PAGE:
Both Joseph Aversano and Alfred Posillico showed humility when recently explaining why they spent the past 50 years as volunteers protecting their Farmingdale neighbors from fires.
"I had to give something back to the community," said Aversano, 80, a lifelong resident of Farmingdale. "I figured I owed the community something, so I stayed." Posillico, who was born in Farmingdale in 1923, and spent his entire life here, had similar reasons. "Somebody's got to do the job," he said. "My father before me and my brother before me were also volunteers."
Although the two were modest about themselves, current South Farmingdale Fire Department Chief Carl Ferrigno did not hold back his praise for the golden anniversary members when reflecting on their contributions. "They built this department," Ferrigno said, referring to their role in the South Farmingdale department. "Both of these guys are very special in their own way, and I'm not saying that because they're mine."
To formally recognize them, the department honored the longtime members at its March installation dinner.
Posillico and Aversano joined the Farmingdale Fire Department in the late 1940s, when South Farmingdale, which did not have a firehouse, was one of the areas protected by it. They were part of a group of firefighters who in 1961 broke away and formed an independent department to serve South Farmingdale. As told by Aversano, the reason for the secession was clear cut. "We figured it was time for us to start our own department," he said.
The task was not an easy one, Aversano explained, noting that it involved such steps as presentations at fire commissioners meetings and the purchase of property on Merritts Road for the firehouse.
Named for the split, the first truck company formed under the new department was called Rebel Engine Company #1, according to Ferrigno. "Joe and Al were both very instrumental in that secession," he said.
In addition to being active in the fire departments and other community service, both men had local livelihoods before retirement.
Aversano, a former commissioner of the department, was employed by Schmidt Hardware on Main Street for 53 years. He and his wife Alice have two children and two grandchildren.
Posillico, a former captain and current commissioner, was employed as an engineer for Grumman for 37 years before retiring. He and his wife, Bobbye, have two children and four grandchildren.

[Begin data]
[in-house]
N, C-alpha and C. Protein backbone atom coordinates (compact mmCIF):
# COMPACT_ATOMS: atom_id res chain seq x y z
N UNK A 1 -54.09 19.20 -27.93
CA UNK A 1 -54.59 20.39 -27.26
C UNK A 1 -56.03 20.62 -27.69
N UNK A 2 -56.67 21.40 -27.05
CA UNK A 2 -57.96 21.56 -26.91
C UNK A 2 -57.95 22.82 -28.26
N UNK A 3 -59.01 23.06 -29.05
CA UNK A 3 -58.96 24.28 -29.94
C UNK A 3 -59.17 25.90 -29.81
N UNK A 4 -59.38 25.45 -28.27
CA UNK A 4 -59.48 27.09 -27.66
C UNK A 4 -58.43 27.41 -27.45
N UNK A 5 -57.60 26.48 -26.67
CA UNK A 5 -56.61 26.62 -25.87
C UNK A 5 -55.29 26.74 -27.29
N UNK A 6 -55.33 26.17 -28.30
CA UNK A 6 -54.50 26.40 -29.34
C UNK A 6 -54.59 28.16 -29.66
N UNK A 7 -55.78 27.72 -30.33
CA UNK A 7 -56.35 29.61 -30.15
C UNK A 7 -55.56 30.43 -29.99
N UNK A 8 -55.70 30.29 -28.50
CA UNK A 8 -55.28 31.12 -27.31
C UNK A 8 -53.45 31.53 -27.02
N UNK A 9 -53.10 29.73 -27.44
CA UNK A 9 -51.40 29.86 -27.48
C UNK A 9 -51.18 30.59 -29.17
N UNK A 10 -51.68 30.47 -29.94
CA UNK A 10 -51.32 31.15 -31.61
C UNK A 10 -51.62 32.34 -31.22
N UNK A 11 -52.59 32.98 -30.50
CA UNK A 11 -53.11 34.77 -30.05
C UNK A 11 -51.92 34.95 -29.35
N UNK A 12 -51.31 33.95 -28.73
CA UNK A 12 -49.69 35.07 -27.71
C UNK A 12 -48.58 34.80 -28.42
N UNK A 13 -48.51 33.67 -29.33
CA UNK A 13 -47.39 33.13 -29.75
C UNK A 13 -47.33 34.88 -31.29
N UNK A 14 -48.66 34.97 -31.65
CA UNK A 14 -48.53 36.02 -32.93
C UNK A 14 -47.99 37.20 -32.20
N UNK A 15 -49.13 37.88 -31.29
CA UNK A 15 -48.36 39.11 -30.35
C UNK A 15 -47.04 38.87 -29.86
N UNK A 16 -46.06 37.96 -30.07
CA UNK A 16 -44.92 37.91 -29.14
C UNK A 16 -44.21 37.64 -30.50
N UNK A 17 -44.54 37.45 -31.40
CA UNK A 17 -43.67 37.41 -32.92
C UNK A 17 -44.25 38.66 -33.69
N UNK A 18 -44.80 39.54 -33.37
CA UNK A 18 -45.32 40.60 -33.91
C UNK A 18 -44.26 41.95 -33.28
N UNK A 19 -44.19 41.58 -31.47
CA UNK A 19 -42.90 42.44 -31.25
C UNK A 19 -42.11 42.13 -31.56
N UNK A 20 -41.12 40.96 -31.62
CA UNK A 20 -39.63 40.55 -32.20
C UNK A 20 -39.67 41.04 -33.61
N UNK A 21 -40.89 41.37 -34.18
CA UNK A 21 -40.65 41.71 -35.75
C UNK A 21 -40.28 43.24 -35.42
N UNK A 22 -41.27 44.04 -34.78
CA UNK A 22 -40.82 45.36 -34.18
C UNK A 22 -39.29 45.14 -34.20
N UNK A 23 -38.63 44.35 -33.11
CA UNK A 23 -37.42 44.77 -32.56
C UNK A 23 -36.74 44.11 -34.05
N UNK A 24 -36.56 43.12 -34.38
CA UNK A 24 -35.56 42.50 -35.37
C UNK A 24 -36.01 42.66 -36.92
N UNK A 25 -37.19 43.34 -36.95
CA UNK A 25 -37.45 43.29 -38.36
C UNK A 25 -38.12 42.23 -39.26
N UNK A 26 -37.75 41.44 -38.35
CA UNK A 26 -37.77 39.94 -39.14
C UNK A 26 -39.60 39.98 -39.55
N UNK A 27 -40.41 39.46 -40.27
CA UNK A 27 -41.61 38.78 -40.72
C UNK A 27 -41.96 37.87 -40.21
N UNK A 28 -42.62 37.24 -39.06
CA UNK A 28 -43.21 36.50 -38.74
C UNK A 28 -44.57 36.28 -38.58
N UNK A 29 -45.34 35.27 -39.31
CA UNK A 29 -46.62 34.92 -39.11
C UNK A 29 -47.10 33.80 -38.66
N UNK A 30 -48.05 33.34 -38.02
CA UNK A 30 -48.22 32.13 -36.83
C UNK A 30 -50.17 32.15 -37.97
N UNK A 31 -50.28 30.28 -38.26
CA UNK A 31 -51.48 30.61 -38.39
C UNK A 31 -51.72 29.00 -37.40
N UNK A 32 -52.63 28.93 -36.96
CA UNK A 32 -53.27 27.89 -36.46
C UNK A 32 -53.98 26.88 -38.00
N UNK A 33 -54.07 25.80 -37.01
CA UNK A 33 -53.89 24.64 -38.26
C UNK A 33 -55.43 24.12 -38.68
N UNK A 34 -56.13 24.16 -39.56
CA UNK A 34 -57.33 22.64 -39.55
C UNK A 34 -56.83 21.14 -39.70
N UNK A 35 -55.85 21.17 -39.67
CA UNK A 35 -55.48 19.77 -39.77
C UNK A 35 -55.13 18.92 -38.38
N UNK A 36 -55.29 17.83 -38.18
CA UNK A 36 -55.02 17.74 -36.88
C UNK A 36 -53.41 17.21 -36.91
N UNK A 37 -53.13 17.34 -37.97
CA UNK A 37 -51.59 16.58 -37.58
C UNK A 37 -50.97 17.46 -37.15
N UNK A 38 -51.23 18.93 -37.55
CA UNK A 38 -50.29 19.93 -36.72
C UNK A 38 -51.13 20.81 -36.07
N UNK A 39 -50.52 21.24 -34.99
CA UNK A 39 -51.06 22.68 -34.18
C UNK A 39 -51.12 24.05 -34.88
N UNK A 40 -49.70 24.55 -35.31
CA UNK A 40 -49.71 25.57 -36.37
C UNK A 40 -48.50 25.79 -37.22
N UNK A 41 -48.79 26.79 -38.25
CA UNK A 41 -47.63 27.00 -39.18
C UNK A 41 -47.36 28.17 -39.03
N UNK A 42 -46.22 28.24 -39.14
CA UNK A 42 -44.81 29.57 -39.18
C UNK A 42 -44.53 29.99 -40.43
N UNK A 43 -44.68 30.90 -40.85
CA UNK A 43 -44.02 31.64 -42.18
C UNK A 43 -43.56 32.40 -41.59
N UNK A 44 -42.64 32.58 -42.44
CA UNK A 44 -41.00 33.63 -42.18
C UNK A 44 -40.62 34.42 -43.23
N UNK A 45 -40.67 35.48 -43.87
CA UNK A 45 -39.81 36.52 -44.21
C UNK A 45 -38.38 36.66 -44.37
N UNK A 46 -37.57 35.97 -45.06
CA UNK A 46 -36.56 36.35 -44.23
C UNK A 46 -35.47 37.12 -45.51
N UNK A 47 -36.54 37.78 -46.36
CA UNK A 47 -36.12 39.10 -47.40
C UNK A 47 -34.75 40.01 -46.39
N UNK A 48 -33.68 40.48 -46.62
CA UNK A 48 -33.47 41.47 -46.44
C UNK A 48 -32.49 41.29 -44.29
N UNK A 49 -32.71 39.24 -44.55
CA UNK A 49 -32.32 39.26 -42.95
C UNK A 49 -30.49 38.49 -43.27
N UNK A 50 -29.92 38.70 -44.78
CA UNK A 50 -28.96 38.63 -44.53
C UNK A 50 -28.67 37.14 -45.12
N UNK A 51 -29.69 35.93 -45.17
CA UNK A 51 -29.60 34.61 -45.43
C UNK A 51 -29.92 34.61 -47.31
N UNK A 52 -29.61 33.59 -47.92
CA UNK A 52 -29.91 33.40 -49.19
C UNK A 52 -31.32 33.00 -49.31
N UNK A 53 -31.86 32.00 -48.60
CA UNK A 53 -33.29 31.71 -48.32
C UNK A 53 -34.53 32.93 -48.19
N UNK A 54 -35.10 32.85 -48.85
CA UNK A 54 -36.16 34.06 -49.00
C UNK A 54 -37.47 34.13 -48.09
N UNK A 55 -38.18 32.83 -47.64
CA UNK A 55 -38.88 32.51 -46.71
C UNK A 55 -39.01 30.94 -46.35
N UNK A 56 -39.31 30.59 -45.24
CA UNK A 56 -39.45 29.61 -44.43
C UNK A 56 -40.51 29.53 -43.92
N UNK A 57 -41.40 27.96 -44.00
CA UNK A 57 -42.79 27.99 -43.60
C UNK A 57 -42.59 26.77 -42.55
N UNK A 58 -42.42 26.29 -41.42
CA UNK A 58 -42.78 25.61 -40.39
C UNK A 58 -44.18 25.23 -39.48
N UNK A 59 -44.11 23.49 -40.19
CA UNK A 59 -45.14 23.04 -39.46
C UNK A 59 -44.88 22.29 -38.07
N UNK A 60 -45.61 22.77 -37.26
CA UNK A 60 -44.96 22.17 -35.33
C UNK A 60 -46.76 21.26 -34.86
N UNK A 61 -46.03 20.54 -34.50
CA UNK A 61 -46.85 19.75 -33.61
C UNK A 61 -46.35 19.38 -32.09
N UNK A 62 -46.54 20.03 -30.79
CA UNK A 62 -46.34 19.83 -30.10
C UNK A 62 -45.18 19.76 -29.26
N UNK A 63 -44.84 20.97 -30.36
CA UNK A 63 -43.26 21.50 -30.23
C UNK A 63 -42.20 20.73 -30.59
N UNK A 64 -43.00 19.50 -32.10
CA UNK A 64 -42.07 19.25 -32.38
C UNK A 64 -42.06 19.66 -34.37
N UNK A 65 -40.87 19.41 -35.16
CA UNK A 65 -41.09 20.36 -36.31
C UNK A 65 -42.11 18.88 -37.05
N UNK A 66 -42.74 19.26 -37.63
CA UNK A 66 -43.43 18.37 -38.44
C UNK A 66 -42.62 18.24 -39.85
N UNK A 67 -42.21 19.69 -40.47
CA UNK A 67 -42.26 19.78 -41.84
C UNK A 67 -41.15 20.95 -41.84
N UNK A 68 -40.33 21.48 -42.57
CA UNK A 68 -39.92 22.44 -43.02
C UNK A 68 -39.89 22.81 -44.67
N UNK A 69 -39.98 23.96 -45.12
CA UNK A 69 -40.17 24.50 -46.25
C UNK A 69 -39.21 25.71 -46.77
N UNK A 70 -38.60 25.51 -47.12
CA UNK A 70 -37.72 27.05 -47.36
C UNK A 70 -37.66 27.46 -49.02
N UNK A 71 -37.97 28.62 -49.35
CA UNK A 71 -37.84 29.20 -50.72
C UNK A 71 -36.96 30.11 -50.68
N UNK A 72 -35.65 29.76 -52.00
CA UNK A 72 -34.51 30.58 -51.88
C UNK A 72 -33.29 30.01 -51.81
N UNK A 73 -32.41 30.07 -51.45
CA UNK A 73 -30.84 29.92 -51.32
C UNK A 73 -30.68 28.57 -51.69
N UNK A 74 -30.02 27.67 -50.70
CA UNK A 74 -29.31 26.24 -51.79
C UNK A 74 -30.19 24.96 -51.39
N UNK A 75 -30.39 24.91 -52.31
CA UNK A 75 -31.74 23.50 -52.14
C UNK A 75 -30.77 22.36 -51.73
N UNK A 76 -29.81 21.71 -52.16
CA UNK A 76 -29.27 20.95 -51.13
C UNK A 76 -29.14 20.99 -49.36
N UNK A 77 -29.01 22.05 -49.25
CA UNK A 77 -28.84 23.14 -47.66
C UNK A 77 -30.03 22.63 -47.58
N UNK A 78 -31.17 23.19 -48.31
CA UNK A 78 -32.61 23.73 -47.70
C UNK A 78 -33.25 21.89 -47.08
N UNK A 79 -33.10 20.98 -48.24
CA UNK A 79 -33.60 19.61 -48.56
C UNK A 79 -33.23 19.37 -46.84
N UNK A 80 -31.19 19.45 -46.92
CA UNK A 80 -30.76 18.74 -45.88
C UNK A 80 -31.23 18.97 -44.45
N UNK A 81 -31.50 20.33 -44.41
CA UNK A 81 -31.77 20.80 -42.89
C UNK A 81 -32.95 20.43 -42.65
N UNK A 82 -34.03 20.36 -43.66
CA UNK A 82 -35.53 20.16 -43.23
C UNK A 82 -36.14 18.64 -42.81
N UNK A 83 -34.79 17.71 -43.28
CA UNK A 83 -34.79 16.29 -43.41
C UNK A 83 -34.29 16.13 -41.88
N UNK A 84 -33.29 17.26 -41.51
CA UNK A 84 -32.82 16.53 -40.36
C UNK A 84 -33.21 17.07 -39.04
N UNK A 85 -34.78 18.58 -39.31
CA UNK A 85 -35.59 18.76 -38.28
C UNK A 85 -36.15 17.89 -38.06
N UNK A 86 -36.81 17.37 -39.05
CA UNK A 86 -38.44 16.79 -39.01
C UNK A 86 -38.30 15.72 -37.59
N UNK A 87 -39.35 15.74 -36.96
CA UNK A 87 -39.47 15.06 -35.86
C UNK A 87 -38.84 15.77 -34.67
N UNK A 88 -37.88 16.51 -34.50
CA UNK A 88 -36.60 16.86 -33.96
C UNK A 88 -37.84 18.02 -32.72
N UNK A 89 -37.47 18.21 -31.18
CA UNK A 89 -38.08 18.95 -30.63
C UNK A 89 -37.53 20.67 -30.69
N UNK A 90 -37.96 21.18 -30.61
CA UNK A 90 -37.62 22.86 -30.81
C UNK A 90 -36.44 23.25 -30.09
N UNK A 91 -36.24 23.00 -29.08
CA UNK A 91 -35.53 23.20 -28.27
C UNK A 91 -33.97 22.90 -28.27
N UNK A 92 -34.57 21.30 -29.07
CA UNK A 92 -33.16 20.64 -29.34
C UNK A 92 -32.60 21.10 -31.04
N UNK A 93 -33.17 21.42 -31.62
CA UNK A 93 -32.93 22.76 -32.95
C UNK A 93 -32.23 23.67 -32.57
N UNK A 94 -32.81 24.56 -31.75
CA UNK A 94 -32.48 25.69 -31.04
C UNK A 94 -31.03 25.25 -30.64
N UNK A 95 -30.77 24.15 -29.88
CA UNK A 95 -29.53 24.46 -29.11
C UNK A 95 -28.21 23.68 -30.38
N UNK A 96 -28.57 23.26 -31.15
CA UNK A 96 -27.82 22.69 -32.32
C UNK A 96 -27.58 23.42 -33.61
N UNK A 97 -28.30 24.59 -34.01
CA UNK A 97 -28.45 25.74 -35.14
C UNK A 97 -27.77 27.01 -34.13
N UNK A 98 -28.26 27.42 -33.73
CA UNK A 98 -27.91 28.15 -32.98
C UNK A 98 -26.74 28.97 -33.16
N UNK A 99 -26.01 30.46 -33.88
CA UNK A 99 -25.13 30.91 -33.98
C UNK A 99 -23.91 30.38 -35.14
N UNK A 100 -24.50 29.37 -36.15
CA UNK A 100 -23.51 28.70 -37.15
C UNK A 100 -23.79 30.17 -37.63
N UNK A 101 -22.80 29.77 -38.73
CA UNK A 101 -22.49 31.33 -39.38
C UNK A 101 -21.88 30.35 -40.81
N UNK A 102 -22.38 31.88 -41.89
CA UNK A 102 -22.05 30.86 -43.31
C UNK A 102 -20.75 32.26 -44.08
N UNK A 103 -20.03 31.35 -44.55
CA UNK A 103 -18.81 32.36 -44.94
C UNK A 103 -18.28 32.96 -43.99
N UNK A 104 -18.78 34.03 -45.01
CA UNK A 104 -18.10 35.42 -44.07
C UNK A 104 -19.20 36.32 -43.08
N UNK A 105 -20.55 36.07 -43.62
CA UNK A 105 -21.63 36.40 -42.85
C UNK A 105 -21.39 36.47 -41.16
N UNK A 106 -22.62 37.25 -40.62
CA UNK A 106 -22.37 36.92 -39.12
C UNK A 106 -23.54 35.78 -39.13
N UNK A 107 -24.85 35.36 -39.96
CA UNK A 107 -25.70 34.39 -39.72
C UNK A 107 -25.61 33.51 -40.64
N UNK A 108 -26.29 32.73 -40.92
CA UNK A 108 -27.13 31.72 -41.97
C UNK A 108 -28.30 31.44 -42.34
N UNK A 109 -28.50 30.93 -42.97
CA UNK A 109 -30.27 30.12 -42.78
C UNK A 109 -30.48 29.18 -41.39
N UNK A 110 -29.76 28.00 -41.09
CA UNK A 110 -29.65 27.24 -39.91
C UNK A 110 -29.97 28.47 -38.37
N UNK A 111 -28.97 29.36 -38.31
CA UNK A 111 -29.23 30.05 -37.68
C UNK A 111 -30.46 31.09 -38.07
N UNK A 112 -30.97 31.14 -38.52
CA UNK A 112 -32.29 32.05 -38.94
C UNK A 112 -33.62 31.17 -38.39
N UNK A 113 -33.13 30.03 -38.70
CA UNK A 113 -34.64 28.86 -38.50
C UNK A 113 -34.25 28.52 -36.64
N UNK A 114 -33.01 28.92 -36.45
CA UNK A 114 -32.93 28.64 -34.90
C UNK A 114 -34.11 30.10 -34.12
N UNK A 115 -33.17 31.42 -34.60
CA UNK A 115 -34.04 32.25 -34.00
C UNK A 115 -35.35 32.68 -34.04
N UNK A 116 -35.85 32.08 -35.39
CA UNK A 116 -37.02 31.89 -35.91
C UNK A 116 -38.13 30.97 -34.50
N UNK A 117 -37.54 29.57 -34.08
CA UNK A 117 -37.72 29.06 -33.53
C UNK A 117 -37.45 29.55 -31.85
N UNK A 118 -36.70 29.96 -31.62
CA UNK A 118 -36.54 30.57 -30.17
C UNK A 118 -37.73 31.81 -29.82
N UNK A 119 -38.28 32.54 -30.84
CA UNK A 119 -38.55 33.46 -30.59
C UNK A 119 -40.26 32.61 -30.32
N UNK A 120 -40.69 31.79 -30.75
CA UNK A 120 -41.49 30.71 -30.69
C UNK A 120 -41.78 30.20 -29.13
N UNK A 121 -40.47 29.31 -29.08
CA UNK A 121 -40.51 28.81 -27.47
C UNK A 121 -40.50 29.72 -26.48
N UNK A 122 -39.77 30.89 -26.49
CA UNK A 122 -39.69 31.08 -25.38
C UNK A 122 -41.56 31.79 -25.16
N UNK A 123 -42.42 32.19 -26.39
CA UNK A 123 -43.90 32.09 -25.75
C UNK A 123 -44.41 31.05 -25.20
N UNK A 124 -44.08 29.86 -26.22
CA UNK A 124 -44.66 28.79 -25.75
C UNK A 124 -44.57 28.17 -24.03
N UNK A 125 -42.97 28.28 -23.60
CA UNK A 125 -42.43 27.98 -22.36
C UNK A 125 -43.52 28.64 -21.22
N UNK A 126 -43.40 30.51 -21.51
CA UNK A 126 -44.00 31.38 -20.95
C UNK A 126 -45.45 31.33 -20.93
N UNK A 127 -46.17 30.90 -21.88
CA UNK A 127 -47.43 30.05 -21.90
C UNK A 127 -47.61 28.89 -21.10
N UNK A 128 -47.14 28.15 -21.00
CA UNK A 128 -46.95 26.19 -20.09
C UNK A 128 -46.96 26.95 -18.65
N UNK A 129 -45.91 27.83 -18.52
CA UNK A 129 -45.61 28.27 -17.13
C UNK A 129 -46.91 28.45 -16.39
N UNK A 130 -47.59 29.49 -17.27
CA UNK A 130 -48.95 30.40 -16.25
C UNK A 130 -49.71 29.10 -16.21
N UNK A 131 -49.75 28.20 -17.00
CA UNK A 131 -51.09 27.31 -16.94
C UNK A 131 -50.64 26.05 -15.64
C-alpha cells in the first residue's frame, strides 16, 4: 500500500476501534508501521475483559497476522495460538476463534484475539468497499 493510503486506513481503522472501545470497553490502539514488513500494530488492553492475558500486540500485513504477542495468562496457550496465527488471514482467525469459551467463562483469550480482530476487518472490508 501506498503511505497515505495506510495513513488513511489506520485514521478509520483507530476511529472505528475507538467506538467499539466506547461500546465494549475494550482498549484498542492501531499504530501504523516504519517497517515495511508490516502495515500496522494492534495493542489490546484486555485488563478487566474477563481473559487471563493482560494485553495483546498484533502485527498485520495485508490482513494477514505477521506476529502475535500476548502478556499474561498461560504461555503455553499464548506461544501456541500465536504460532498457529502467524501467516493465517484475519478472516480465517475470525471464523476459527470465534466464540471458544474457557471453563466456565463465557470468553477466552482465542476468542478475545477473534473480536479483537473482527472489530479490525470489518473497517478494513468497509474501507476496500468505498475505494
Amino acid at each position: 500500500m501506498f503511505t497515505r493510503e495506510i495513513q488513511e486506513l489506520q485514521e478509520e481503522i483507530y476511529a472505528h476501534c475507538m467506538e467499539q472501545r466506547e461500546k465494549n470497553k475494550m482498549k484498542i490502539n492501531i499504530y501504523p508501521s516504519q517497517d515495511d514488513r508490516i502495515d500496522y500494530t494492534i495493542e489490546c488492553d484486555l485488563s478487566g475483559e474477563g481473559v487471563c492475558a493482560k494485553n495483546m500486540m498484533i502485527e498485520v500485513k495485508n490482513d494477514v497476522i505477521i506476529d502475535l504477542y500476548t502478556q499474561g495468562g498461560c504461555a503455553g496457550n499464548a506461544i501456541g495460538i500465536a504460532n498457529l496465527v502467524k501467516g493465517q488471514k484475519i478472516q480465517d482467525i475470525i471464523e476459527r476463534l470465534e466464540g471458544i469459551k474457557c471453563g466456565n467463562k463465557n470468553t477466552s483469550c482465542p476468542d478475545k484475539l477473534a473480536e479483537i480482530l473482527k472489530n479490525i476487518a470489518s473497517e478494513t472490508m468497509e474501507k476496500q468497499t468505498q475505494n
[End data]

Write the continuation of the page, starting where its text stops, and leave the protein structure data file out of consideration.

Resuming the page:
Both cited a fire at the Liberty Industrial Finishing site as one of the most memorable experiences of fighting blazes. Posillico said the incident occurred in the latter part of the 1960's in the bitter cold of winter. "That was a major fire," he said, noting that it took six hours to bring it under control, and that nearby departments were called in to help. "There must have been 10 departments fighting it," he added.
In addition to sharing the anniversary celebration, Aversano and Posillico share a friendship that dates back to before they became fire-fighters, and a deep pride in the department.
They described a strong sense of comradeship between members. For example, Posillico noted that the fact that all the members are volunteers promotes cohesion. "That's the glue that keeps it all together," he said.
Aversano described a strong spirit of cooperation within the department. "Every man in the fire department helps each other," he said. "No one man takes credit for anything."
Both cited an improvement in training and equipment used by fire-fighters as the major change in the fire departments over the years. Posillico noted that, today, "The type of breathing apparatus is more sophisticated and less bulky."
There has been another significant change, however. Although total membership has stayed relatively constant throughout the years, according to Posillico, it is more difficult to retain members today because of increased demands on the time of the firefighters. Many firefighters, he noted, are now working two or three jobs to support their families. "A lot of them just don't have the time to devote to it," he said.
Chief Ferrigno confirmed this, noting that in recent years the department loses young members every year. "Back then, times were different," he said, referring to Aversano and Posillico's early years of fire fighting. He added that now, "It's a different time altogether."
Although neither Posillico nor Aversano still fight fires (the required maximum age for this is 65), both still work tirelessly for the department in other capacities, according to Ferrigno, who added that they are also highly valued mentors. "Although they're not riding the trucks anymore obviously, they're here for everything else," he said. "I guess it's because they were instrumental in the birth of this place, that they want to see it flourish."
Marveling at the length of their commitment to the volunteer position, he added, "Hey, I take my hat off to them."